Do You Have the Right to Take a Ballot Selfie? Check Your State.
Election day is near and photos of people casting their ballots have already started to flow onto social media. But, depending on what state you live in, that voting selfie might be illegal
There are some issues which only come around every four years. Election day is near and photos of people casting their ballots have already started to flow onto social media. But, depending on what state you live in, that voting selfie might be illegal.
Justin Timberlake took a selfie in a voting booth in Memphis, Tennessee in an attempt to get people excited about the voting process. Instead, his gesture reignited a recent debate surrounding photographing oneself voting.
For Timberlake, technically, Tennessee law forbids voters from using phones “for telephone conversations, recording, or taking photographs or videos while inside the polling place." However, voting selfies of mail-in ballots are a legal gray area in this state.
As for the other 49 states… some have some concrete language describing the use of cellphones, photography, and/or the sharing of voter choices.
Alabama, Alaska, Colorado, Florida, Georgia, Illinois, Kansas, Massachusetts, Mississippi, Nevada, New Jersey, New Mexico, New York, Nevada, North Carolina, South Carolina, South Dakota, Wisconsin.
Connecticut, District of Columbia, Hawaii, Idaho, Indiana, Kentucky, Louisiana, Maine, Michigan, Minnesota, Montana, Nebraska, New Hampshire, North Dakota, Oregon, Rhode Island, Utah, Vermont, Virginia, Washington, Wyoming.
Arizona, Arkansas, California, Delaware, Iowa, Maryland, Missouri, Ohio, Oklahoma, Pennsylvania, Texas, West Virginia, Tennessee.
Why it’s illegal in some states
Some have argued ballot selfies should be protected under free speech. However, for some states, the argument isn’t about speech, but protecting the process and the privacy of the people participating. The reason these laws were enacted long ago was to prevent vote-buying. A photograph is proof.
But many see vote-buying as a thing of the past, and that any vote-buying would be overshadowed by the enormously encouraging effect vote-sharing can have on a community. Snapchat argued, in a recent court case attempting to overturn New Hampshire’s ban on ballot selfies, “It is precisely because a ballot selfie proves how a voter has exercised her franchise that it is an unmatched expression of civic engagement. There is, simply put, no substitute for this speech.”
There’s evidence to suggest sharing whether or not you voted can affect turnout. A recent Facebook experiment suggests how sharing the simple fact that “I voted” can influence others to vote. “Our study shows that the truth is somewhere in between: online networks are powerful... but it is those real-world ties that we have always had that are making a difference,” says James Fowler, a political scientist at the University of California, San Diego.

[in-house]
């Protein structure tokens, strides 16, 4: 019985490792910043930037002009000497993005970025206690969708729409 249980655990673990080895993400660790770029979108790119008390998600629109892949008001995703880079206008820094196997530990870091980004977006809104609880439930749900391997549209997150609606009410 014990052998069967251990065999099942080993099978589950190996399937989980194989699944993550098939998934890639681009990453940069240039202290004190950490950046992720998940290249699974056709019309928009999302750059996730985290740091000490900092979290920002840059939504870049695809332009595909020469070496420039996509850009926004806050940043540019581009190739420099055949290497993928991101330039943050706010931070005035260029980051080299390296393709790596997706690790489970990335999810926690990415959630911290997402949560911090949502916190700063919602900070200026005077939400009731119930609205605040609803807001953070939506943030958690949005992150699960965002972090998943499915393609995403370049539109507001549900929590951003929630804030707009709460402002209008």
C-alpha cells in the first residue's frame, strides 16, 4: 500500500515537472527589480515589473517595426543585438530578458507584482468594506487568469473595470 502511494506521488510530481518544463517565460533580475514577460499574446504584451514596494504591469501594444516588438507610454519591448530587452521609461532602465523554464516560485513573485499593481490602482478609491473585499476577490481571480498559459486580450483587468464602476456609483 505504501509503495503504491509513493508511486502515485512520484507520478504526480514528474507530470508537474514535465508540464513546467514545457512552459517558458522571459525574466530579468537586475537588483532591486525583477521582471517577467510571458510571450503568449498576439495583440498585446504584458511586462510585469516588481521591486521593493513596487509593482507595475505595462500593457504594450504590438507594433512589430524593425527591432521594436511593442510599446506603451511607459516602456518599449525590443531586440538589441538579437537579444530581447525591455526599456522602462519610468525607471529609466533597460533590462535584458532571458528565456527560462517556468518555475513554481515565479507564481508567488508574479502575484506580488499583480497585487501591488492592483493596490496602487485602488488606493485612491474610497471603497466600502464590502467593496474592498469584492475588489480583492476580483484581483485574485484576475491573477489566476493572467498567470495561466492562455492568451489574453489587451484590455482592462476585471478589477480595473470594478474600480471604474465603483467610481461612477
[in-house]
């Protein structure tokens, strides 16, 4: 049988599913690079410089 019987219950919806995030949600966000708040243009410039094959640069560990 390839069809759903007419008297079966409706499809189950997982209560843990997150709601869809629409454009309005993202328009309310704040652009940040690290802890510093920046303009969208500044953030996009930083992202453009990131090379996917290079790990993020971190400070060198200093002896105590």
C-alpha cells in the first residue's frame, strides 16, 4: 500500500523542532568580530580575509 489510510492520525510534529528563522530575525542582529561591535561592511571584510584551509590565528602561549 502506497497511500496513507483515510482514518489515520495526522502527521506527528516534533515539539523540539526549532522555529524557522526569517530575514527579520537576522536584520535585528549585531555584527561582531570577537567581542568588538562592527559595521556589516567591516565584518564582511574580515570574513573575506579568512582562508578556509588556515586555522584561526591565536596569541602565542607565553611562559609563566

You want one. Now you may be able to survive one.
Photo credit: Jie Zhao / Getty contributor
- Cats live in a quarter of Western households.
- Allergies to them are common and can be dangerous.
- A new approach targets the primary trouble-causing allergen.
Scientists make an important discovery for the future of computing.
- Researchers find a new state of matter called "topological superconductivity".
- The state can lead to important advancements in quantum computing.
- Utilizing special particles that emerge during this state can lead to error-free data storage and blazing calculation speed.
We are constantly trying to force the world to look like us — we need to move on.
- When the Berlin Wall fell in 1989, many Americans jumped for joy. At the time, some believed there weren't going to be any more political disagreements anywhere in the world. They thought American democracy had won the "war of ideas."
- American exceptionalism has sought to create a world order that's really a mirror image of ourselves — a liberal world order founded on the DNA of American thinking. To many abroad this looks like ethnic chauvinism.
- We need to move on from this way of thinking, and consider that sometimes "problem-solving," in global affairs, means the world makes us look like how it wants to be.